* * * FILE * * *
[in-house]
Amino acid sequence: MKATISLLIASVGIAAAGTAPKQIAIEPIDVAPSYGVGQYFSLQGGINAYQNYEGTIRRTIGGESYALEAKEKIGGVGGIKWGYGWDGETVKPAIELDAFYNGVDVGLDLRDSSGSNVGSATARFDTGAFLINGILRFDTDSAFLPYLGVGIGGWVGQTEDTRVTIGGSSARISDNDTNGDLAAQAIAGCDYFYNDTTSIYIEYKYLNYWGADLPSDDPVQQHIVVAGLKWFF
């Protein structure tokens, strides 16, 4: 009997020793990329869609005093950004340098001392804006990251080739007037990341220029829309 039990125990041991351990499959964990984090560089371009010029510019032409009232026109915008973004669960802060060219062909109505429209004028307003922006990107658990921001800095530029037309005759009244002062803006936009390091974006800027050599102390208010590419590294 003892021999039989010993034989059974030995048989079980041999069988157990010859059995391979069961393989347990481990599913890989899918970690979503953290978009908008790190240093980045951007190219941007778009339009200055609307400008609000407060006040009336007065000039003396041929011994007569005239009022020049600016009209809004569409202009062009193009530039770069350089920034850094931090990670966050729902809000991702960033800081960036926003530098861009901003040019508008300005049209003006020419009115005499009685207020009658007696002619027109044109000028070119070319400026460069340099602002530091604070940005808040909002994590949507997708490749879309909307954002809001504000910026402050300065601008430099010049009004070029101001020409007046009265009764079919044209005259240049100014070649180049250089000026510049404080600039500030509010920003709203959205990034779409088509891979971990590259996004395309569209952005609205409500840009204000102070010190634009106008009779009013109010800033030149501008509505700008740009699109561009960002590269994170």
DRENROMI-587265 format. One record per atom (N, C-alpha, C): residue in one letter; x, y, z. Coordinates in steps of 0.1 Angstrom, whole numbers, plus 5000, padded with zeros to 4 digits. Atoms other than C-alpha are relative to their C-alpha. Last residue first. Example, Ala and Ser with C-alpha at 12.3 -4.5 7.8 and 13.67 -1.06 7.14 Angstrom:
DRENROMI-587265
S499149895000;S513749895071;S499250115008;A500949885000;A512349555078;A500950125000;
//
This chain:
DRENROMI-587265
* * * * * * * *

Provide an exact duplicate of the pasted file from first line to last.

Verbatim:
[in-house]
Amino acid sequence: MKATISLLIASVGIAAAGTAPKQIAIEPIDVAPSYGVGQYFSLQGGINAYQNYEGTIRRTIGGESYALEAKEKIGGVGGIKWGYGWDGETVKPAIELDAFYNGVDVGLDLRDSSGSNVGSATARFDTGAFLINGILRFDTDSAFLPYLGVGIGGWVGQTEDTRVTIGGSSARISDNDTNGDLAAQAIAGCDYFYNDTTSIYIEYKYLNYWGADLPSDDPVQQHIVVAGLKWFF
């Protein structure tokens, strides 16, 4: 009997020793990329869609005093950004340098001392804006990251080739007037990341220029829309 039990125990041991351990499959964990984090560089371009010029510019032409009232026109915008973004669960802060060219062909109505429209004028307003922006990107658990921001800095530029037309005759009244002062803006936009390091974006800027050599102390208010590419590294 003892021999039989010993034989059974030995048989079980041999069988157990010859059995391979069961393989347990481990599913890989899918970690979503953290978009908008790190240093980045951007190219941007778009339009200055609307400008609000407060006040009336007065000039003396041929011994007569005239009022020049600016009209809004569409202009062009193009530039770069350089920034850094931090990670966050729902809000991702960033800081960036926003530098861009901003040019508008300005049209003006020419009115005499009685207020009658007696002619027109044109000028070119070319400026460069340099602002530091604070940005808040909002994590949507997708490749879309909307954002809001504000910026402050300065601008430099010049009004070029101001020409007046009265009764079919044209005259240049100014070649180049250089000026510049404080600039500030509010920003709203959205990034779409088509891979971990590259996004395309569209952005609205409500840009204000102070010190634009106008009779009013109010800033030149501008509505700008740009699109561009960002590269994170």
DRENROMI-587265 format. One record per atom (N, C-alpha, C): residue in one letter; x, y, z. Coordinates in steps of 0.1 Angstrom, whole numbers, plus 5000, padded with zeros to 4 digits. Atoms other than C-alpha are relative to their C-alpha. Last residue first. Example, Ala and Ser with C-alpha at 12.3 -4.5 7.8 and 13.67 -1.06 7.14 Angstrom:
DRENROMI-587265
S499149895000;S513749895071;S499250115008;A500949885000;A512349555078;A500950125000;
//
This chain:
DRENROMI-587265